Kyoto is synonymous with traditional Japan. Having the highest concentration of cultural treasures in the entire country, this historic city is a must-see destination for travellers hoping to get a glimpse of old Japan.
A little over two hours west of Tokyo by bullet train, Kyoto is surrounded by mountains on three sides and located 40 kilometres inland from Osaka. Laid out similarly to the contemporary Tang capital of China, Kyoto was the emperor’s home and the capital of Japan for over 1000 years. As a result, it developed into the center of high culture, politics, and craftsmanship. Although the city suffered many damages due to wars and natural disasters, it was spared during World War II.
Today, Kyoto’s attractions include historic temples, shrines, gardens, many of which are UNESCO World Heritage Sites. The city is also renowned for its cuisine and crafts. New to the city and wondering what to do in Kyoto? Read on and find out more!
Kaiseki is traditional Japanese style haute cuisine served in multiple courses. Kyo-kaiseki is Kyoto’s style of kaiseki. It is particularly refined, focusing on the subtle flavors of Kyoto’s local seasonal ingredients. The entire meal takes between one to two hours and usually include eight to 12 courses, each carefully prepared by the chef.
One of the best places to enjoy kyo-kaiseki is by staying at a ryokan in Kyoto. Usually a stay at these local inns includes a kaiseki meal which is served to you in your room. Kyo-kaiseki can also be enjoyed at several specialty restaurants throughout Kyoto. Although kyo-kaiseki meals can be a bit pricey, we think this traditional culinary experience is well worth the price.
On the outskirts of western Kyoto lie the districts of Arashiyama and Sagano. A former retreat for emperors, the Saga Emperor was known to particularly enjoy his retreats here. Although it has become somewhat touristy, it is still very pleasant here. Some of the main attractions are the beautiful Togetsukyo Bridge, especially during autumn. You will also find Tenryuji Temple and the famous bamboo grove here, as well as a monkey park on the hill across the bridge. In the hills north of the bamboo forest there are also many smaller temples to explore.
Looking for a more unique way to see the area? Hop on the Sagano Scenic Railway. A 25-minute sightseeing train, it will take you through the beautiful Hozugawa river valley. The ride is often combined with a Hozugawa River cruise back to Arashiyama.
On the north side of the city stands one of the iconic buildings in Kyoto, Kinkakuji, whose top two floors are covered in gold leaf! It is one of Kyoto’s UNESCO World Heritage Sites and was originally built as a retirement villa by Ashikaga Yoshimitsu. In accordance with his will, after his death in 1408 it became a Zen temple which it remains today. Today, visitors can explore the well manicured grounds on paths that wind around the main building, and past other attractions such as a tea garden and a few other temple halls.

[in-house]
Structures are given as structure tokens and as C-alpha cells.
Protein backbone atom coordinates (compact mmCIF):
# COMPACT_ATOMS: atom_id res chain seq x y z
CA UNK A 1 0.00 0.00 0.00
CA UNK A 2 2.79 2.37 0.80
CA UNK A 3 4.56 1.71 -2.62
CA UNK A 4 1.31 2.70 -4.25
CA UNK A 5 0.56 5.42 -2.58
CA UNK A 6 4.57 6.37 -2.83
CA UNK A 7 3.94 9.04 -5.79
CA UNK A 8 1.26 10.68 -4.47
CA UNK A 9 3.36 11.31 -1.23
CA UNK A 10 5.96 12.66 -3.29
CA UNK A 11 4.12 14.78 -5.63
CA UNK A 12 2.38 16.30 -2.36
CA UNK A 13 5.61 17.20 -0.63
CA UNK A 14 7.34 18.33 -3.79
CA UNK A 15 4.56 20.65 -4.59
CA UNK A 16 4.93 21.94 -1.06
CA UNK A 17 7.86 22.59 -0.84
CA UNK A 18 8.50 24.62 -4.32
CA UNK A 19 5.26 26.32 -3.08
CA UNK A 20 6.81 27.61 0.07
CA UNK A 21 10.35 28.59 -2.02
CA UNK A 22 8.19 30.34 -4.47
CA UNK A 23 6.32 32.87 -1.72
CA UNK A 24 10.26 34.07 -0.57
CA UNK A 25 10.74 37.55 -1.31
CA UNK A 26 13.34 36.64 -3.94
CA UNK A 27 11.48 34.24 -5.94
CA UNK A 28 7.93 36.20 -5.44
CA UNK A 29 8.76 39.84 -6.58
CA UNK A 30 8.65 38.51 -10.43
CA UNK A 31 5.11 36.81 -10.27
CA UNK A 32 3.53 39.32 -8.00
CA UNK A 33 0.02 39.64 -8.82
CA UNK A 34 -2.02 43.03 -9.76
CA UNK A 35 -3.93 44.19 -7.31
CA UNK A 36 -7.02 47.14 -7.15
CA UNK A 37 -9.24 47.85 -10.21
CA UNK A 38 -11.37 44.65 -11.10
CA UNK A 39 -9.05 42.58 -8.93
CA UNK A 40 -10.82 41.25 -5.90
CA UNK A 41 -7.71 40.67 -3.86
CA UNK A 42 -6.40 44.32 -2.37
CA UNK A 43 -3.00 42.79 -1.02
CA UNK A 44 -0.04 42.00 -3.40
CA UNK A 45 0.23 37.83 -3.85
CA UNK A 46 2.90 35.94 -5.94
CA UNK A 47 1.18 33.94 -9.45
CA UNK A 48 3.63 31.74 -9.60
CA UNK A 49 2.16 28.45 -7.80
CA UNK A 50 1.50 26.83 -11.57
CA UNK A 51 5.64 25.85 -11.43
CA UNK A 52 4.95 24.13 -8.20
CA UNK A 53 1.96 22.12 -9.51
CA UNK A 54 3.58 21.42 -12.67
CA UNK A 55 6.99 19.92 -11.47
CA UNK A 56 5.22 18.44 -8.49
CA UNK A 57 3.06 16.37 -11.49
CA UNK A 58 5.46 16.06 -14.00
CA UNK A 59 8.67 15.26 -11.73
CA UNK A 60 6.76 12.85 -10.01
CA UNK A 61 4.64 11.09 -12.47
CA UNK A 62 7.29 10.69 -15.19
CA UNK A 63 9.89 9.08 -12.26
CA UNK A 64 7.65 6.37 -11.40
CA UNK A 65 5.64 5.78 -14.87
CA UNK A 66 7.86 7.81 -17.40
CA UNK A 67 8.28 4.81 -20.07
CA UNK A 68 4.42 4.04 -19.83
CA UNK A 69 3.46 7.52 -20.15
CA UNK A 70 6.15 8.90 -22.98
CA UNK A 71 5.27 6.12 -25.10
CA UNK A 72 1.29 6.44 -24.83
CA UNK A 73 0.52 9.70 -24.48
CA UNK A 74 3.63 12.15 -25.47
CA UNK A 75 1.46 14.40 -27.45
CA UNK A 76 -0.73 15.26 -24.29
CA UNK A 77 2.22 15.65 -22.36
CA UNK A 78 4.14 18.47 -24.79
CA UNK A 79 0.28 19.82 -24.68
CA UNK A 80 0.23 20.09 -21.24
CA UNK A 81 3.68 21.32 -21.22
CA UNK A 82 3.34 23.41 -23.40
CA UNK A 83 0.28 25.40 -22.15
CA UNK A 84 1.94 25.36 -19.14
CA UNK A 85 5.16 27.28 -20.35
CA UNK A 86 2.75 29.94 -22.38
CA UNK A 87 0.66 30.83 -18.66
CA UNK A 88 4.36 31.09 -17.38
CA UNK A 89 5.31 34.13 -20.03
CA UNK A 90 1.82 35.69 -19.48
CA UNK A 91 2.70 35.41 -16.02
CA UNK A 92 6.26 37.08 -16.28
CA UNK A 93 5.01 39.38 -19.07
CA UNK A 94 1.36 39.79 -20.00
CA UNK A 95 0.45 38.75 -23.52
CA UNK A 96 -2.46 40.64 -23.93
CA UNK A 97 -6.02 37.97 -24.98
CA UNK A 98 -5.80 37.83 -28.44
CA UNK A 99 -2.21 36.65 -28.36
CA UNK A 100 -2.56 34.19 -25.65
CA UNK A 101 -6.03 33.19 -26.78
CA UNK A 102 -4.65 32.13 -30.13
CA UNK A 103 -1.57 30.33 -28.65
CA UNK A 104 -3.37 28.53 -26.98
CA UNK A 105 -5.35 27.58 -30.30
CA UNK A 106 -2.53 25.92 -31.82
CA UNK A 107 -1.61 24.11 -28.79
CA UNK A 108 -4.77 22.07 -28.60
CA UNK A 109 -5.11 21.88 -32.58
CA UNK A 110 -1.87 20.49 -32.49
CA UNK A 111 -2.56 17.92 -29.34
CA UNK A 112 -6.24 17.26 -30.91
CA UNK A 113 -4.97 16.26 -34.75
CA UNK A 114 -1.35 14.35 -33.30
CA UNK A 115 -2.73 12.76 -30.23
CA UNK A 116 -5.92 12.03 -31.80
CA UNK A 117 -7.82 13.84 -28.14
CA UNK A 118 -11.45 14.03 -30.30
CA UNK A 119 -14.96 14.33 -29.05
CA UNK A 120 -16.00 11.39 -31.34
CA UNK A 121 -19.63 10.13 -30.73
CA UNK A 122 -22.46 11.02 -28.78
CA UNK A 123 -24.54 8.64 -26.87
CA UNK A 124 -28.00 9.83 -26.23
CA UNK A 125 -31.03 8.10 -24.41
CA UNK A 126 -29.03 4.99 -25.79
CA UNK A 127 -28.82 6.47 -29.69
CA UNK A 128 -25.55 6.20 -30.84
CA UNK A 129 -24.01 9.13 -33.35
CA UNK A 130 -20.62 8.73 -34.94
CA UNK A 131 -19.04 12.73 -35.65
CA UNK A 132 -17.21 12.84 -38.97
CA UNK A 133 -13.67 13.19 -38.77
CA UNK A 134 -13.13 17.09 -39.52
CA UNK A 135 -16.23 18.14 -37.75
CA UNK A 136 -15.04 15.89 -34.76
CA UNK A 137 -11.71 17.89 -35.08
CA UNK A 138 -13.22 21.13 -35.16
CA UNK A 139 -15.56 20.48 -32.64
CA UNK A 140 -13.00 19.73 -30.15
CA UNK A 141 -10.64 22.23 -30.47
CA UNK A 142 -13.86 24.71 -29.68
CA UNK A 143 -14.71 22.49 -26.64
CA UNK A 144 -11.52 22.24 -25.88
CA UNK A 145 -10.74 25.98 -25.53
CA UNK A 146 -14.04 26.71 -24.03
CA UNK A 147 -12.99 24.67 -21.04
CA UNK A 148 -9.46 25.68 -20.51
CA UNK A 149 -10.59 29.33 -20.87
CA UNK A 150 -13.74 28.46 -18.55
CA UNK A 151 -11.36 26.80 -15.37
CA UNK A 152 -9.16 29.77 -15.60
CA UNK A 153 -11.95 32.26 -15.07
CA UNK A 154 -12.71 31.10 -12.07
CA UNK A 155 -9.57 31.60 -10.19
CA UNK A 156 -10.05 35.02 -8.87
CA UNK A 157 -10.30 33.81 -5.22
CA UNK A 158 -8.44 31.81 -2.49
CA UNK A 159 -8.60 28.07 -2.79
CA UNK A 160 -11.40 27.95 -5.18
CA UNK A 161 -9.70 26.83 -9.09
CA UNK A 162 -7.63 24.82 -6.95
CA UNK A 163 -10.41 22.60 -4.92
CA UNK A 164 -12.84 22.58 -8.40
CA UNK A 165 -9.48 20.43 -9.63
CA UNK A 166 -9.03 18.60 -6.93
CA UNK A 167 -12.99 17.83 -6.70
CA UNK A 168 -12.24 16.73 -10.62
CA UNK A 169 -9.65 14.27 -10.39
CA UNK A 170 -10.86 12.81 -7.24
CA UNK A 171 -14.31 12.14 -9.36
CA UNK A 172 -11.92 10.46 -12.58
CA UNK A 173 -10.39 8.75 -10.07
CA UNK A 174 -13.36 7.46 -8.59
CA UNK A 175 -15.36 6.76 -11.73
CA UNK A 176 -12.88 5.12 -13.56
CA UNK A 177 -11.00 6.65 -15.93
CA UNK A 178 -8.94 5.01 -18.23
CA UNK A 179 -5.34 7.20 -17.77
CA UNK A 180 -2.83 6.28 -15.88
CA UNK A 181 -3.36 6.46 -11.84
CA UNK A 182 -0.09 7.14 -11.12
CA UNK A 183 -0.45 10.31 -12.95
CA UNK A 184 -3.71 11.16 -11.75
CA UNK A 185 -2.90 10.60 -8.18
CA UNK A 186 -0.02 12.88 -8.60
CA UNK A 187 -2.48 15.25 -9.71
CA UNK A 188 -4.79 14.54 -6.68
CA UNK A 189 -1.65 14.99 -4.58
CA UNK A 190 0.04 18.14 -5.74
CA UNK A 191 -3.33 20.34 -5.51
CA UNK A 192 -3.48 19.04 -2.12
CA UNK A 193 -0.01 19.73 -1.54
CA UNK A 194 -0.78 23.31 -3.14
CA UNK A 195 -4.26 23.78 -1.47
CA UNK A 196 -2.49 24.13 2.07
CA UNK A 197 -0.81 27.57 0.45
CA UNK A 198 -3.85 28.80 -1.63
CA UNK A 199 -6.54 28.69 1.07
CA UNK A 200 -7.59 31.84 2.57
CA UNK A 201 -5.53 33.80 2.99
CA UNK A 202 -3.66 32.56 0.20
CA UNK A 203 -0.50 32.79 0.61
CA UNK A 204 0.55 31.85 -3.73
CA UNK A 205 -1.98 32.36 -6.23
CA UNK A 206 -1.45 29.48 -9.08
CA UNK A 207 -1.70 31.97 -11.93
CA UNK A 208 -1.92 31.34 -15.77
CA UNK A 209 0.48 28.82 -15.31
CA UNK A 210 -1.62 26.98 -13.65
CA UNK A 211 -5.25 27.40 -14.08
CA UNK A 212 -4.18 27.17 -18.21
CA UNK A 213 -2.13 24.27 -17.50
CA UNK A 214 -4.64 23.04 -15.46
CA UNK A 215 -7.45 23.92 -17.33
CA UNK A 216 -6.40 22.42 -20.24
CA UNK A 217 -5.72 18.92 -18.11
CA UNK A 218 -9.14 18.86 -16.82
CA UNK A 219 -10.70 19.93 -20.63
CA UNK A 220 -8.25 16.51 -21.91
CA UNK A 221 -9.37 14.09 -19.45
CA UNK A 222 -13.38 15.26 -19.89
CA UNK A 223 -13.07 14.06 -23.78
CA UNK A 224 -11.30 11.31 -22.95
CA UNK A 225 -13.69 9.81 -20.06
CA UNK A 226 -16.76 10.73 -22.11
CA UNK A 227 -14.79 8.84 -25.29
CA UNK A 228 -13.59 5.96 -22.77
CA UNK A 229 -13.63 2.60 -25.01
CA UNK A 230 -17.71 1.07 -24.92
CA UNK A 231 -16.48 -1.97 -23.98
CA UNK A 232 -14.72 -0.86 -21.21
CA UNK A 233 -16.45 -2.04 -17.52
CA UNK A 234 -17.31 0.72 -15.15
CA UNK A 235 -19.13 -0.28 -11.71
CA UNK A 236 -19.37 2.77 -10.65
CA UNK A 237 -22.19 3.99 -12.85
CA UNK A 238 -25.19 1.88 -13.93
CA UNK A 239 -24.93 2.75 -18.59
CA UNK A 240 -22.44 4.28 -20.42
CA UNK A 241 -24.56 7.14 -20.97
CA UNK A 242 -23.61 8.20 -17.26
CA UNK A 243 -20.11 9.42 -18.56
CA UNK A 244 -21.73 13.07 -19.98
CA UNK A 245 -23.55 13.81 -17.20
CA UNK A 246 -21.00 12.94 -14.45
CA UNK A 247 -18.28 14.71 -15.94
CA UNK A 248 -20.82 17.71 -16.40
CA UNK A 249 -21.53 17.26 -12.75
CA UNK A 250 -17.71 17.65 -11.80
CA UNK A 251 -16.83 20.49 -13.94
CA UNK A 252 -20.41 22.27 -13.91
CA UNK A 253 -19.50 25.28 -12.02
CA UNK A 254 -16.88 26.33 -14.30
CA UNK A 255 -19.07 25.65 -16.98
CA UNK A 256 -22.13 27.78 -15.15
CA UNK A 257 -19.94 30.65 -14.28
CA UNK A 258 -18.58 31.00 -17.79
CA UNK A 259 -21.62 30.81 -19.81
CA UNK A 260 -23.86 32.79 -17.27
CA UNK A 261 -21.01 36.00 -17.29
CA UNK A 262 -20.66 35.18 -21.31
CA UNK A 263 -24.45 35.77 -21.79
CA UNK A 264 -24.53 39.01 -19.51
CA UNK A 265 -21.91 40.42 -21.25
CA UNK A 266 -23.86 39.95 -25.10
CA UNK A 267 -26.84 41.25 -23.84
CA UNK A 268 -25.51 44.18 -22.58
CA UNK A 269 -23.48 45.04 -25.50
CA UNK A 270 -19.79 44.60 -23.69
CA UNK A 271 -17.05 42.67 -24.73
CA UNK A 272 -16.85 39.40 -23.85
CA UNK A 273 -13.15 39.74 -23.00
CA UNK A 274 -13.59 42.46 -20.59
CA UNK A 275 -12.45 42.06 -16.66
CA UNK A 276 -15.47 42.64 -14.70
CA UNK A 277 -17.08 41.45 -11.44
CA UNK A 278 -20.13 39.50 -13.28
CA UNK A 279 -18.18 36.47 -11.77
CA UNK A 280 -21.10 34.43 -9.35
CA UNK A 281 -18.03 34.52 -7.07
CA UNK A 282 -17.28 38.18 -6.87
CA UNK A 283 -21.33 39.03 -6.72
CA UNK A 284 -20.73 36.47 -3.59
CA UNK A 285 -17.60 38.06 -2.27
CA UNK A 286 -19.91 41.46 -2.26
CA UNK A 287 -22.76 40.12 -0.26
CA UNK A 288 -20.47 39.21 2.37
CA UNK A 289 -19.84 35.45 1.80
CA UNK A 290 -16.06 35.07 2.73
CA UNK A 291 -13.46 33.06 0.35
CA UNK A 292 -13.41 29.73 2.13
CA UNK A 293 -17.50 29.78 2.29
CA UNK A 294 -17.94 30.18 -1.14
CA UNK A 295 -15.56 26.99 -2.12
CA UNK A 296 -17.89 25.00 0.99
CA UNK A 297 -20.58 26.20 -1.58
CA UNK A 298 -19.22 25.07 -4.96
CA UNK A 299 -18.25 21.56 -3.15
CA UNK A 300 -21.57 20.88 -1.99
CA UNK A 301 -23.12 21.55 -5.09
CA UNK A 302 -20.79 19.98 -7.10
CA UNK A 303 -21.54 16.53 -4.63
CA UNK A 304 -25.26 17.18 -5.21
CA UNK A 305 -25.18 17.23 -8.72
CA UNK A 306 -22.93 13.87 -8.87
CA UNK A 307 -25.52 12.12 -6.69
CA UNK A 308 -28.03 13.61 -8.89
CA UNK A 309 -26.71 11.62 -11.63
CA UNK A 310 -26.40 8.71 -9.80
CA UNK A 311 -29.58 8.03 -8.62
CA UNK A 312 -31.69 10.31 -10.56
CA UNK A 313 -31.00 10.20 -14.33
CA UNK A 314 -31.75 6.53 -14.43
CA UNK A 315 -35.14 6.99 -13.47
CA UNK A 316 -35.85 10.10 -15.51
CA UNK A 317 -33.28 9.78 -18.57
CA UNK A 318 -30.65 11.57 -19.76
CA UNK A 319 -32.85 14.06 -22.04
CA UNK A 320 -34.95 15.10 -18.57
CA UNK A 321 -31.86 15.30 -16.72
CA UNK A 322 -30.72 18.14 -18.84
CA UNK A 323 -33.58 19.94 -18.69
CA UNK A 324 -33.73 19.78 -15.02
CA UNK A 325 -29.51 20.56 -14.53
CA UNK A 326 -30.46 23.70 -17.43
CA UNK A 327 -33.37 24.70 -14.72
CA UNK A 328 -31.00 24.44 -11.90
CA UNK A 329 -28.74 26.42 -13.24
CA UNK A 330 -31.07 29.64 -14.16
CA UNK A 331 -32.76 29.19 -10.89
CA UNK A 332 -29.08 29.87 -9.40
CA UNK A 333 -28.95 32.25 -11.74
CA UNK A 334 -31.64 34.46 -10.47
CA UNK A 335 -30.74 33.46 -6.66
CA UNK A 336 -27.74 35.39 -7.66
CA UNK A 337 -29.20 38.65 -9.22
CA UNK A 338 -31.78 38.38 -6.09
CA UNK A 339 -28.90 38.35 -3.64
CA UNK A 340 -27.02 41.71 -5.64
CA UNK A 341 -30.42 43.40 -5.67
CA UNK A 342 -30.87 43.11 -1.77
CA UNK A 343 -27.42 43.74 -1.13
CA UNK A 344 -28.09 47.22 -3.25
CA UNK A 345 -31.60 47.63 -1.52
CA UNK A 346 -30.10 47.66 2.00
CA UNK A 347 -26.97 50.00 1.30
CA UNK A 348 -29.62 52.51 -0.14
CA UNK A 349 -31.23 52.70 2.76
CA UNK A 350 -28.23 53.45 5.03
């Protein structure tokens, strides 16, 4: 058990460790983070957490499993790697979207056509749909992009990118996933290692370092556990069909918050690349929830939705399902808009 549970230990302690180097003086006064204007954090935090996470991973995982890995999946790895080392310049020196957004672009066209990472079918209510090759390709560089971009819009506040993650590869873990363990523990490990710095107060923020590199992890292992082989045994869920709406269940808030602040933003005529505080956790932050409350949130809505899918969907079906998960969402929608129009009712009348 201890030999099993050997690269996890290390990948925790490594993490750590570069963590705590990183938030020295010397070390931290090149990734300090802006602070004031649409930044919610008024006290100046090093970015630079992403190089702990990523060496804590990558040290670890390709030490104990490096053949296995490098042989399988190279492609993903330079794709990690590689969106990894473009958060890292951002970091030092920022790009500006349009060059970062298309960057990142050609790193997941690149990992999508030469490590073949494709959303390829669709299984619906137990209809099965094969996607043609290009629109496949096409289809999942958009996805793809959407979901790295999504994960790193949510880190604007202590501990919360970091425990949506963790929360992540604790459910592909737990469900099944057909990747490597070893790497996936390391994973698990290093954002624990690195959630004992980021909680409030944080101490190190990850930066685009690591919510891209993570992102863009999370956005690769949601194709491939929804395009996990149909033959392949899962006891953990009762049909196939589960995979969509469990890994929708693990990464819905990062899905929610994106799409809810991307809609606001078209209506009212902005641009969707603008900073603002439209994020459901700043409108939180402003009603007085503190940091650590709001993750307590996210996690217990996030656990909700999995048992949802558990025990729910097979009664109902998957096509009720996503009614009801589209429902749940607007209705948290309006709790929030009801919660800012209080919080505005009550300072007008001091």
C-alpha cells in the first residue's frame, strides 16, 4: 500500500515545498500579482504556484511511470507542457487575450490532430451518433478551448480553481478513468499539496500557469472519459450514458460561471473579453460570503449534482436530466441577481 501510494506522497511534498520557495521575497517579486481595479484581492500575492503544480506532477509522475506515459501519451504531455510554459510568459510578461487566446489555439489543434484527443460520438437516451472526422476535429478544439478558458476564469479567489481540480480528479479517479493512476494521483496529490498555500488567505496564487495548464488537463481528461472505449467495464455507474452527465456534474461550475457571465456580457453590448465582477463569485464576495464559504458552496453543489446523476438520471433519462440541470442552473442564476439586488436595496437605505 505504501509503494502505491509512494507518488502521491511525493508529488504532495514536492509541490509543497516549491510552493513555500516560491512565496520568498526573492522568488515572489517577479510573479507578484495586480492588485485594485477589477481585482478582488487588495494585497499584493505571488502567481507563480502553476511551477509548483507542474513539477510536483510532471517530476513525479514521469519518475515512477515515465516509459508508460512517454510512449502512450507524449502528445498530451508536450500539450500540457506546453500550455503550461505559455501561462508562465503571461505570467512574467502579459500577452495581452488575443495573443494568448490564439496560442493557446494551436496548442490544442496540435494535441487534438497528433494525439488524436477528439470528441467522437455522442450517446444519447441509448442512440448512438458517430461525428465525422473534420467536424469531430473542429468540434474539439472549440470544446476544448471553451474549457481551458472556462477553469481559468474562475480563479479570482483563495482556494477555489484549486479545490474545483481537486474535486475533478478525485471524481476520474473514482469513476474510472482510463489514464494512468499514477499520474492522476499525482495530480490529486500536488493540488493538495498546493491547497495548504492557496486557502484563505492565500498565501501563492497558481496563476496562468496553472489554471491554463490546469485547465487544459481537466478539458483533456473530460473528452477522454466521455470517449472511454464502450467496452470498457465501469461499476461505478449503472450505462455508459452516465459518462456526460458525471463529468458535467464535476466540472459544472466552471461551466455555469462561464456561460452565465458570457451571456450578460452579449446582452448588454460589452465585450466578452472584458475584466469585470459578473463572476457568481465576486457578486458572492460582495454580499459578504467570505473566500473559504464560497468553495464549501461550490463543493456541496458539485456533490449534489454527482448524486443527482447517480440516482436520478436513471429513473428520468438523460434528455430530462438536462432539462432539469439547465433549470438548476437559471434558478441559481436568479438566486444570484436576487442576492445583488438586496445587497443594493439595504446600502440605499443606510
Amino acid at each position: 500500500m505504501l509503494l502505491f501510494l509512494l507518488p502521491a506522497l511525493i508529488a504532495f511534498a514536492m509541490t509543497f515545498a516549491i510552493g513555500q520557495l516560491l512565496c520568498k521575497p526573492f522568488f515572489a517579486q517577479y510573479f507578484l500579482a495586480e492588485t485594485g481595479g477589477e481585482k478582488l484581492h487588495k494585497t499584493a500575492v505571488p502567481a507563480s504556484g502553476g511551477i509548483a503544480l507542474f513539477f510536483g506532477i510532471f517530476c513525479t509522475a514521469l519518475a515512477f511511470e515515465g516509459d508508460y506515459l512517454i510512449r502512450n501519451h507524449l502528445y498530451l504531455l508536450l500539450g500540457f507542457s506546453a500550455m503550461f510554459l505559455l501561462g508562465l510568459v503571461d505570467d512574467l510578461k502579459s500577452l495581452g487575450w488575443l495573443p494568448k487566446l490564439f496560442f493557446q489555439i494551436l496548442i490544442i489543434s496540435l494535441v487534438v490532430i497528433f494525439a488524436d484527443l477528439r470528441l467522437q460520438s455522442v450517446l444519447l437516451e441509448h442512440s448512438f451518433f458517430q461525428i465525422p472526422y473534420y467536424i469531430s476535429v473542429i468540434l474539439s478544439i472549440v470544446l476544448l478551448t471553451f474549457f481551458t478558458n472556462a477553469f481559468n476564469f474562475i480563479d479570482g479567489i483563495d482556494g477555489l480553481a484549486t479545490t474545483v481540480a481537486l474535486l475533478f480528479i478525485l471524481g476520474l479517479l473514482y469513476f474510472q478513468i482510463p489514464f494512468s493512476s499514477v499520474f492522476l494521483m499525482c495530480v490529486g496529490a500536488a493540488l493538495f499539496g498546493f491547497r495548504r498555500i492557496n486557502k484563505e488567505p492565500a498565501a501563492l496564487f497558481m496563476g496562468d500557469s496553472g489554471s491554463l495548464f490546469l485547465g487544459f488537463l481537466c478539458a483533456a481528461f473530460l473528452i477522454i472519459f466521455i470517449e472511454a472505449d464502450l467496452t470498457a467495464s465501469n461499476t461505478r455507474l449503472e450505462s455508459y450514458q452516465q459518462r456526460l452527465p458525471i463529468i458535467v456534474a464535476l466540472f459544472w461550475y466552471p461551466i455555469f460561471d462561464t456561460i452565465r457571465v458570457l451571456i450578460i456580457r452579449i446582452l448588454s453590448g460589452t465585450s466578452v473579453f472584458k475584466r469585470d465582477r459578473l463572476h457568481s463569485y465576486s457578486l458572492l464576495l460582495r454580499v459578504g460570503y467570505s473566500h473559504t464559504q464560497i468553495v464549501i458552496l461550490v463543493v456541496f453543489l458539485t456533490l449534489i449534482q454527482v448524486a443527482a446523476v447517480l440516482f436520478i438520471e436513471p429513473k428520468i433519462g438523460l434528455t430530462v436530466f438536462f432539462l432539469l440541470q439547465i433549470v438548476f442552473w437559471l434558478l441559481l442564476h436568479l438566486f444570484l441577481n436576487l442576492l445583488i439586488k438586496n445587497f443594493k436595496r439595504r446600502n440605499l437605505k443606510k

While on the East side of Kyoto stands Ginkakuji, which was built several decades later as a retirement villa by Yoshimitsu’s art-obsessed grandson, Ashikaga Yoshimasa. Although not covered in silver, Ginkakuji became the base for the contemporary Higashiyama culture which went on to spawn many Japanese traditions such as the tea ceremony, poetry, and garden design.
Perhaps Kiyomizu’s most eye-catching feature is the 13-metre wooden stage which projects from the front of the main temple building. During the Edo Period, tradition held that if you survived leaping from this stage to the ground, your wish would be granted. The practice is prohibited today. Near the stage you’ll also come across the iron spear of legendary strong-man and warrior-monk. Try to lift it!
At the bottom of the temple, Otowa Waterfall split into three streams. Each stream is said to have a different benefit: longevity, success at school, and fortune in love. However, drinking from all three is considered greedy!
5. Fushimi Inari Shrine
Perhaps one the most awe-inspiring places to explore in all of Japan is the Fushimi Inari Shrine. Other than the head shrine dedicated to the rice goddess Inari, this location is also internationally famous for the thousands of vermillion gates which cover the mountain trails.
The most iconic section of trail is where the path splits shortly after the entrance. It is called Senbon Torii, which literally means ‘one thousand gates’. As visitors continue up the mountain there are various rest areas, vendors, and side paths to explore. About halfway up is the Yotsutsuji Intersection, which has several restaurants and also provides the best view of the city. Reaching the summit takes about an hour to an hour and a half, so it’s pretty manageable for most people!